Classic Wings Vol 17 No 3 Issue 76 published during 2010 includes a photo of this aircraft, Ki-61 Tony 640 and states: " ".....this most advanced machine belongs to Jerry Yagen of Virginia Beach, USA." Commenting via email, Gerald Yagen adds: "We are rebuilding for ourselves just one [Ki-61] airplane and it is a restoration of the original one. Not sure as to the [manufacture] number."

References
Fighter Factory - Ki-61 Tony Profile
Fighter Factory - Ki-61 Tony Restoration (Photos)
Classic Wings Magazine Vol 17 No 3 Issue 76 (2010) shows Ki-61 640 under restoration in Wangaratta. The caption states: ".....this most advanced machine belongs to Jerry Yagen of Virginia Beach, USA."
Pacific Aircraft Wrecks page 3, 68 (middle, lower)
"The best preserved Japanese Army aircraft found in the South West Pacific was this Kawasaki Ki-61 Tony, 640, from a unknown Sentai whose unit marking included a white fin flash. The aircraft is said to have been caught near Wewak by an RAAF Kittyhawk and chased inland at low level until it ran out of fuel and force-landed near Nuku. The Japanese pilot, probably very inexperienced, did not dare turn back toward his base as the Kittyhawk would then have been able to catch him.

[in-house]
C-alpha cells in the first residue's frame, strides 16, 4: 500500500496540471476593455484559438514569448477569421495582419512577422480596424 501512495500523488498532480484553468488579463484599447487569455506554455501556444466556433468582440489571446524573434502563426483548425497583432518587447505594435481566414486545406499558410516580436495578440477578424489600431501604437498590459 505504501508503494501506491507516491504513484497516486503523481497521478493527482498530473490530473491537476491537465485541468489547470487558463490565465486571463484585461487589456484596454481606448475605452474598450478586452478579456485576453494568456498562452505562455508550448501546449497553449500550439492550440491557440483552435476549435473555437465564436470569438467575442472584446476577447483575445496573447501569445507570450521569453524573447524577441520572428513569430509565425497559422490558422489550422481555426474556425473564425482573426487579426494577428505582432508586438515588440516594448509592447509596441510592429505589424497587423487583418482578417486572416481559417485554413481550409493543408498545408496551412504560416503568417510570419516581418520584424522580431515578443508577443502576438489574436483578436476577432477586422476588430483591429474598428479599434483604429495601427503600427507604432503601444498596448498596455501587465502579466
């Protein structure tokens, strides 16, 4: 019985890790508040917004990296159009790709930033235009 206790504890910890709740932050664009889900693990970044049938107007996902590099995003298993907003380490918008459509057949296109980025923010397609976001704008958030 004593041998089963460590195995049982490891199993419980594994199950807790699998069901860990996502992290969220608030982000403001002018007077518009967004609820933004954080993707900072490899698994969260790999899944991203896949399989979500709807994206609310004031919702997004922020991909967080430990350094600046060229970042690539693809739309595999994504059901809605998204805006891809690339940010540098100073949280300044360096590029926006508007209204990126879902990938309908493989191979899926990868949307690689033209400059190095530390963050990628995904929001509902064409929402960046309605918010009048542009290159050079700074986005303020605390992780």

Caught near Wewak by an RAAF Kittyhawk and chased inland at low level until it ran out of fuel and force-landed near Nuka." The book reported its location as Nuka (Nuku), but in fact the wreck was near Yiliwe. Also, there is no evidence of a combat with RAAF P-40. Author Charles Darby noted on the tail marking the was white [ figure of a fin-flash shaped like a solid "V" pointed down toward L/E of horizontal stabilizer]."
Richard Dunn adds:
"My take on the RAAF Kittyhawk in combat near Wewak is that it did not happen. First, it didn't happen before November 43 because there were no RAAF Kittyhawk Squadrons within range of Wewak. The only fighters active over Wewak were American P-38 Lightnings from August 1943 soon joined by P-47s and later by [US] P-40s. No P-39s and no RAAF Kittyhawks were involved in the late 43 to March 44 missions against Wewak. RAAF No. 78 Wing (75, 78 and 80 Squadrons) moved within theoretical range of Wewak in January 1944 (Nadzab area) but its missions from there and later from New Britain simply did not include sweeps or escort missions to Wewak nor is there any record of air combat in these squadrons before Hollandia fell (April 44) and Wewak was totally isolated."
Thanks to Bruce Hoy, Richard Leahy, Mick Grinter and Robert Greinert, Gerald Yagen for assistance with this profile. Thanks to Jim Long for manufacture data.

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Last Updated
January 1, 2014